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About the Committee on the Exercise of the Inalienable Rights of the Palestinian People
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UNITED
NATIONS
A

        General Assembly
Distr.
GENERAL
A/AC.183/SR.31
16 June 1978

ORIGINAL: ENGLISH

COMMITTEE ON THE EXERCISE OF THE INALIENABLE
RIGHTS OF THE PALESTINIAN PEOPLE

SUMMARY RECORD OF THE 31st MEETING

Held at Headquarters, New York,
on Wednesday, 14 June 1978 at 10.30 a.m.


Chairman: Mr. FALL (Senegal)


CONTENTS

Election of a Vice-Chairman

Report of the Chairman of the Task Force

Other matters










This record is subject to correction.

Corrections should be submitted in one of the working languages, preferably in the same language as the text to which they refer. They should be set forth in a memorandum and also, if possible, incorporated in a copy of the record. They should be sent within one week of the date of this document to the Chief, Official Records Editing Section, Department of Conference Services, room A-3550.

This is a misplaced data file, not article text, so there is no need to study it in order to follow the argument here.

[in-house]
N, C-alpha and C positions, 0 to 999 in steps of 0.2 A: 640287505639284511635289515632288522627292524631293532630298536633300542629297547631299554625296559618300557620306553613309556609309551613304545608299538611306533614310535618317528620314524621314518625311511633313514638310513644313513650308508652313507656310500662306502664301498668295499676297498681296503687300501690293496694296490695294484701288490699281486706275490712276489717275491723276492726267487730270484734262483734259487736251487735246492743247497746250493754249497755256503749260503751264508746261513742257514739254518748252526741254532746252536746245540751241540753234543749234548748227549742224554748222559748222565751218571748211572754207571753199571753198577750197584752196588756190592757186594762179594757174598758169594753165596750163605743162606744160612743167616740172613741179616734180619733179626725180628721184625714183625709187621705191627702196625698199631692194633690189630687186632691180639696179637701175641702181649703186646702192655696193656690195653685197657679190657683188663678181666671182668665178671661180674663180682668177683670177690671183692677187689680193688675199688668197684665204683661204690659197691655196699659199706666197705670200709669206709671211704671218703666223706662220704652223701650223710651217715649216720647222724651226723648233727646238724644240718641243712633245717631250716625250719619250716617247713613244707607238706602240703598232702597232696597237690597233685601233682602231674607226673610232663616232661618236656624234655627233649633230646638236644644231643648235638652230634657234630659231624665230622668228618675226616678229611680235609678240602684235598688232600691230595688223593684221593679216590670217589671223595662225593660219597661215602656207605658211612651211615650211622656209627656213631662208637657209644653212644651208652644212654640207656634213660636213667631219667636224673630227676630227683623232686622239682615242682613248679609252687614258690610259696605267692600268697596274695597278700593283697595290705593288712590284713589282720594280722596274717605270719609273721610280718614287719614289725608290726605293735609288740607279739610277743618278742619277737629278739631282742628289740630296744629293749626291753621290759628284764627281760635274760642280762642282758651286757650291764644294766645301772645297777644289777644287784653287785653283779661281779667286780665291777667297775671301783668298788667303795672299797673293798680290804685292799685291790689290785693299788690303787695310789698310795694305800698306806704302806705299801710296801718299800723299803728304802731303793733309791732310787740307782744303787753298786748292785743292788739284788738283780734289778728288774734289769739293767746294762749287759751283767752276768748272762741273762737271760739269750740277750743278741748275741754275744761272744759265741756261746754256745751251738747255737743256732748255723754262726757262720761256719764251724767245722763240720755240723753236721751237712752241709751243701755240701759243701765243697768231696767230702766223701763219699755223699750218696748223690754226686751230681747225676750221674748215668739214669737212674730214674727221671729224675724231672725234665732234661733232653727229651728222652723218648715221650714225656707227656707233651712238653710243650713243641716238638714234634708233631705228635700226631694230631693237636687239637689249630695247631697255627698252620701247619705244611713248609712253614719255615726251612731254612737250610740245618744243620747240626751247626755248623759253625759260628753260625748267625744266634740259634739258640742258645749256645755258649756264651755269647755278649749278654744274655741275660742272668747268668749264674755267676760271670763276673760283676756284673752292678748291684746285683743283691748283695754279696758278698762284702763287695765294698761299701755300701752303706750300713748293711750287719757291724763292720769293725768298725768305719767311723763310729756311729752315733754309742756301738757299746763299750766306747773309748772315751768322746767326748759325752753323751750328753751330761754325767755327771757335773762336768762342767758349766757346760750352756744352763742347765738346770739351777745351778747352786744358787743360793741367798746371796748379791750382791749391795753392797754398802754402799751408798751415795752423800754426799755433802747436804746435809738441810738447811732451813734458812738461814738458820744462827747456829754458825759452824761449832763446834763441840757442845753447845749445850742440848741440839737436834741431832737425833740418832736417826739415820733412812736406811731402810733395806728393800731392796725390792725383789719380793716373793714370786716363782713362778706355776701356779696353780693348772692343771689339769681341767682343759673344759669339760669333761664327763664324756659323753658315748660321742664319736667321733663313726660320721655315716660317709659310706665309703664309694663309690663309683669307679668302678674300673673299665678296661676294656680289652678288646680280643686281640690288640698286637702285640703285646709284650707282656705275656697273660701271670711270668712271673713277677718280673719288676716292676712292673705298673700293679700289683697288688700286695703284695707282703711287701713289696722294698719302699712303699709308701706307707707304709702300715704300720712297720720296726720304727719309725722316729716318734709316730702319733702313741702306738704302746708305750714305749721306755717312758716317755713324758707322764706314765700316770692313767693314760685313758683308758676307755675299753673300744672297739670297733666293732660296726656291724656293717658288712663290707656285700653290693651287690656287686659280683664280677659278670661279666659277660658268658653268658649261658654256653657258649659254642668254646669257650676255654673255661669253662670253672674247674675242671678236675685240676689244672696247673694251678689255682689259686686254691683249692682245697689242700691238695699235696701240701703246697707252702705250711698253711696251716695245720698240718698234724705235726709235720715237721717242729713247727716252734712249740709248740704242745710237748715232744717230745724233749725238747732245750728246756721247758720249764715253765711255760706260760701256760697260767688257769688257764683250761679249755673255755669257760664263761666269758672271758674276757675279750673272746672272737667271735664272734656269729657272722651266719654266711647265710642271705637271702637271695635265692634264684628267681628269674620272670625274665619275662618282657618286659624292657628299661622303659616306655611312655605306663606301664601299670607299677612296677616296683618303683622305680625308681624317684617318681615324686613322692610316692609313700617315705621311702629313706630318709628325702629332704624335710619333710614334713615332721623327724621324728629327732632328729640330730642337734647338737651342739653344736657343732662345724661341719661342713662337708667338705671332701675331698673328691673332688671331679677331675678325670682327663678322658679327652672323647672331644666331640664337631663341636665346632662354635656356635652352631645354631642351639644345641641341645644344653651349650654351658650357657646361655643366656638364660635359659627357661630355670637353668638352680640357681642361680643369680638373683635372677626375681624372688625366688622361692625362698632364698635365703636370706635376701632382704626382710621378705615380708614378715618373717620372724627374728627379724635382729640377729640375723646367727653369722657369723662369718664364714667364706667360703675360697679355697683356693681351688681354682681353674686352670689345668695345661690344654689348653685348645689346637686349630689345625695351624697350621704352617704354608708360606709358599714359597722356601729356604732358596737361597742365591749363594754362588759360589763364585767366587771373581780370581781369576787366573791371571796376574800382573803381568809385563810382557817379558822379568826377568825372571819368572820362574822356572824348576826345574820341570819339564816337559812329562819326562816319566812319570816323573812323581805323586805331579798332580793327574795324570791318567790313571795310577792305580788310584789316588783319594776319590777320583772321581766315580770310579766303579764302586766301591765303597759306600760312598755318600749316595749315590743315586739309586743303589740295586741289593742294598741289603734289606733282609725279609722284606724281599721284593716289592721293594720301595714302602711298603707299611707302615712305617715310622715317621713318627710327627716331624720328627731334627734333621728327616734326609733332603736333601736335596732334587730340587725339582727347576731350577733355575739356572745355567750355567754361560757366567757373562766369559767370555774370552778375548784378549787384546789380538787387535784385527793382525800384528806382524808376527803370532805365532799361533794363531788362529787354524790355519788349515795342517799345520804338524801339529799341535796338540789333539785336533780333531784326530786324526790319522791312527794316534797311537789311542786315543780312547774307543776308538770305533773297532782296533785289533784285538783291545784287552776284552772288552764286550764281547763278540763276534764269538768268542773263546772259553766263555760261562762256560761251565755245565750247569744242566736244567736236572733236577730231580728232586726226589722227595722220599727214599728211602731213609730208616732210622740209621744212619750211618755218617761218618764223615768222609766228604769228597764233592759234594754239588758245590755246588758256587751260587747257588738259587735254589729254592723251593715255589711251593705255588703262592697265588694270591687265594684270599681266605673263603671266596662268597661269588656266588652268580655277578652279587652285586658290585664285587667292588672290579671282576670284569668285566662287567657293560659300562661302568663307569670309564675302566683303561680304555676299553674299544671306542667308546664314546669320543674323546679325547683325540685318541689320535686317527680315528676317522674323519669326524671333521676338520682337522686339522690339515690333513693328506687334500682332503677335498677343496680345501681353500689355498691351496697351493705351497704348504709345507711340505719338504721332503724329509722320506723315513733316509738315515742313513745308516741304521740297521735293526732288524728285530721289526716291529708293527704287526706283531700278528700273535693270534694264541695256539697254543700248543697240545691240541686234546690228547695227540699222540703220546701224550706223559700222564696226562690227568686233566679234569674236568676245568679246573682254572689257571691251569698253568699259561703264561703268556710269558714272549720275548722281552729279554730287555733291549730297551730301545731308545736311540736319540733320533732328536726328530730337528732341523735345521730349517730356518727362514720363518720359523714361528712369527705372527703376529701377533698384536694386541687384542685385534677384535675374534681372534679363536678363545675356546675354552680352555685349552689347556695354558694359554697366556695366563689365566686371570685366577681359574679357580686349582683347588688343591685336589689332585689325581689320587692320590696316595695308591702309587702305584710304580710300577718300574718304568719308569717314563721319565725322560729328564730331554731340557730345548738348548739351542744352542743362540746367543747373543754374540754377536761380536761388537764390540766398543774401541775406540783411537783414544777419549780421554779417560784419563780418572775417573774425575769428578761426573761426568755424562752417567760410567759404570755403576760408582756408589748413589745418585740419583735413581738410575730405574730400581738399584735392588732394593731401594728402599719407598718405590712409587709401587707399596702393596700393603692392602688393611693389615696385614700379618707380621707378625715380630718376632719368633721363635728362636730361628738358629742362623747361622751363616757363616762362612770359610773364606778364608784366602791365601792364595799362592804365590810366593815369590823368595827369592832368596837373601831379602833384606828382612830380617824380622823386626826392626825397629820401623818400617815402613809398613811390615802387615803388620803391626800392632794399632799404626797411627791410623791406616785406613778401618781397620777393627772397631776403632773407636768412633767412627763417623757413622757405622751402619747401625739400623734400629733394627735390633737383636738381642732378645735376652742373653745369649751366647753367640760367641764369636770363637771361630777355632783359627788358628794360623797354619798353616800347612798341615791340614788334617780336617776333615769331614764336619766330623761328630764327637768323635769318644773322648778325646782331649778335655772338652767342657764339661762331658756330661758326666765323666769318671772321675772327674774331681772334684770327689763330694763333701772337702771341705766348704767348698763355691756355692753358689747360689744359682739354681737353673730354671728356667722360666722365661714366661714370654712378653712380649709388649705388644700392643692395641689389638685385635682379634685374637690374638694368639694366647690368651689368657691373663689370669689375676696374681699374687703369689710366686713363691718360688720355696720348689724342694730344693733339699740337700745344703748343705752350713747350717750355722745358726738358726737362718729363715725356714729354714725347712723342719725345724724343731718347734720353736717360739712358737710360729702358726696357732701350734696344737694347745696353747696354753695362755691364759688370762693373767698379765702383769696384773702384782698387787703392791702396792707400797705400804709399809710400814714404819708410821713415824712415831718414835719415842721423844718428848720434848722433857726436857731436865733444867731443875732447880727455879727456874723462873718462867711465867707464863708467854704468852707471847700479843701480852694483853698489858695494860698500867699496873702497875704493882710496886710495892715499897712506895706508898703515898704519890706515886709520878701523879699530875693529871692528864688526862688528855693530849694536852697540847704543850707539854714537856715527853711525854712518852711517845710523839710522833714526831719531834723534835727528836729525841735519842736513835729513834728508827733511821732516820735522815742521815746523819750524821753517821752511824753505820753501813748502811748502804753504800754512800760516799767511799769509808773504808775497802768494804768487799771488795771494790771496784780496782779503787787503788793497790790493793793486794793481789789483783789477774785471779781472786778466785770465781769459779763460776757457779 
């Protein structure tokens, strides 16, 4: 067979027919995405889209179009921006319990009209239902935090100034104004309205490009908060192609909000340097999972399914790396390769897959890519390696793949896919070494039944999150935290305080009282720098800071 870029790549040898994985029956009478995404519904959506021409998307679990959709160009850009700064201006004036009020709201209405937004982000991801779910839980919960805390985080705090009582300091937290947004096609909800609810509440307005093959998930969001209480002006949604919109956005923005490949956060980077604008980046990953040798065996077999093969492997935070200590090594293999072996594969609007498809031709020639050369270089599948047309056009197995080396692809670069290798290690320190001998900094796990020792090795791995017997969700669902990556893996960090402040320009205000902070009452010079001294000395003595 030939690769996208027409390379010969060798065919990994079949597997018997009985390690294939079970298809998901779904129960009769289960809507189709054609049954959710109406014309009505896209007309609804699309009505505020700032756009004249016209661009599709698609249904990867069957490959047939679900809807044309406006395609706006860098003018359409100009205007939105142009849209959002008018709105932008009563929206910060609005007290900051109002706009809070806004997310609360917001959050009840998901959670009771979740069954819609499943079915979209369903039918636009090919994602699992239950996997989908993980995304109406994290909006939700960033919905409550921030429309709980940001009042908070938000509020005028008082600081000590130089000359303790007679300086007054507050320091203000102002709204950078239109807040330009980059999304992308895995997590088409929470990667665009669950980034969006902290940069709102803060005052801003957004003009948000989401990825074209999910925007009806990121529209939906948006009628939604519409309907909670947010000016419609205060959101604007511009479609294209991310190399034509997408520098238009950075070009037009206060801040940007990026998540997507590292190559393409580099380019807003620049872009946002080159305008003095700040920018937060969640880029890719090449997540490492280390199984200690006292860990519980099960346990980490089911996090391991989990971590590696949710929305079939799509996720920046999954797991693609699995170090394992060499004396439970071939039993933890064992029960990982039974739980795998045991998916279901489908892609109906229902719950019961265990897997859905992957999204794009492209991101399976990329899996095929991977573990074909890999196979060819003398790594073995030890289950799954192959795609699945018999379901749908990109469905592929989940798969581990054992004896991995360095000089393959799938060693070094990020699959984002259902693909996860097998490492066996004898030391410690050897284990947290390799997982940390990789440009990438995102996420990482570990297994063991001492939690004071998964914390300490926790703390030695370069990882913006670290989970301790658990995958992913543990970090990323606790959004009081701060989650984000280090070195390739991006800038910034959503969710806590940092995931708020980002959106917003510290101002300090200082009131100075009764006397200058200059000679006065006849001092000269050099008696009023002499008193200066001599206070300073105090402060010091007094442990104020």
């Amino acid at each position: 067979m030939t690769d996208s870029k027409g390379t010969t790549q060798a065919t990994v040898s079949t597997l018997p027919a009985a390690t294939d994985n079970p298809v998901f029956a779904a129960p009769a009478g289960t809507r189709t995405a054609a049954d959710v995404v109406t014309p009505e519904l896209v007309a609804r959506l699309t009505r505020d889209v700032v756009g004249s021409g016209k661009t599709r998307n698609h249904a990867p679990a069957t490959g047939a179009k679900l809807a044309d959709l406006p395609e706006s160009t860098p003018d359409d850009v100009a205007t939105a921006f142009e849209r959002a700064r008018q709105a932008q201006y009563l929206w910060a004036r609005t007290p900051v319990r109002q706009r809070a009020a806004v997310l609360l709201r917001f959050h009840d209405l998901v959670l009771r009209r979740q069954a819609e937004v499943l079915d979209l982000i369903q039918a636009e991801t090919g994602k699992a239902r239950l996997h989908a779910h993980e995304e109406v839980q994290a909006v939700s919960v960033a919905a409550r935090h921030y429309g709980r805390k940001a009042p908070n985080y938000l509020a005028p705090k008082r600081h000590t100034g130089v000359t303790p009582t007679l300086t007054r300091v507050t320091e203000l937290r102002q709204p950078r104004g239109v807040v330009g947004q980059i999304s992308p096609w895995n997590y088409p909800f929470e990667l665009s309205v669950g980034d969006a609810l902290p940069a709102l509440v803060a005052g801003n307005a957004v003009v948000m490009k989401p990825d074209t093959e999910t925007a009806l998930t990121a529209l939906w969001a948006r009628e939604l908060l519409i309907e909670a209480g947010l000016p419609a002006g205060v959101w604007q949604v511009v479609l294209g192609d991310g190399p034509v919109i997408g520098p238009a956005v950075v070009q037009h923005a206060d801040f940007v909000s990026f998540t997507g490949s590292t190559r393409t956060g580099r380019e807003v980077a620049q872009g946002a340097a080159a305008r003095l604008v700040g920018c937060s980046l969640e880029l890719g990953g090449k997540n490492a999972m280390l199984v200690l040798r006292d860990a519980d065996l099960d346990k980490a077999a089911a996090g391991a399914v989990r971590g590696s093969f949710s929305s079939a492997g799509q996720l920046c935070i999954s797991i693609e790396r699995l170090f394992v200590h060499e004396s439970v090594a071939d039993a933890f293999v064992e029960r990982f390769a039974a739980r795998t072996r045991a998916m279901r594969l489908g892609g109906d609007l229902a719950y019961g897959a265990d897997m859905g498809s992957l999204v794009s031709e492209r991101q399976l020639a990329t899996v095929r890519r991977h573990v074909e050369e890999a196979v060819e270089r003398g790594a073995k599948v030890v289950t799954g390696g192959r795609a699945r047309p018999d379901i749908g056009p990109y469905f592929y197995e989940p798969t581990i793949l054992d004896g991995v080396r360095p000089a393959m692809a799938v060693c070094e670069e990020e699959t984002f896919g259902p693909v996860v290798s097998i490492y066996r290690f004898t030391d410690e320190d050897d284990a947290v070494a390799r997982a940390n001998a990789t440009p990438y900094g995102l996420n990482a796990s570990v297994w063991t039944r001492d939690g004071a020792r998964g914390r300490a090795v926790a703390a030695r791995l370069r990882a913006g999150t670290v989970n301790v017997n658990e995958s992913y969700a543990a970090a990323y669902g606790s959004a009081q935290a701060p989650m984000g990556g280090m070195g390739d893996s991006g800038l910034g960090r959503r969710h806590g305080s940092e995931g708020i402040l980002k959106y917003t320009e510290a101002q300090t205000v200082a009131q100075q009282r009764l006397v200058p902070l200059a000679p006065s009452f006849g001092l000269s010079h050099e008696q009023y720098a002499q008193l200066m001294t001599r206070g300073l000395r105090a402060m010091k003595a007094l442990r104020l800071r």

Any corrections to the record of this meeting and of other meetings will be issued in a corrigendum.



The meeting was called to order at 11.10 a.m.


ELECTION OF A VICE-CHAIRMAN

1. Mr. ABDALLAH (Tunisia) nominated Mr. Roa Kouri (Cuba) for the office of Vice-Chairman.

2. Mr. MARTYNENKO (Ukrainian Soviet Socialist Republic) seconded the nomination.

3. Mr. Roa Kouri (Cuba) was elected Vice-Chairman by acclamation.

REPORT OF THE CHAIRMAN OF THE TASK FORCE

4. Mr. GAUCI (Malta), Rapporteur, speaking as Chairman of the Task Force, said that the Task Force had considered the scenario for the film to be produced by the Office of Public Information, the outlines of studies being prepared by the Special Unit on Palestinian Rights, arrangements for the Day of Solidarity on 29 November 1978, and representation at various conferences to which the Committee had been invited.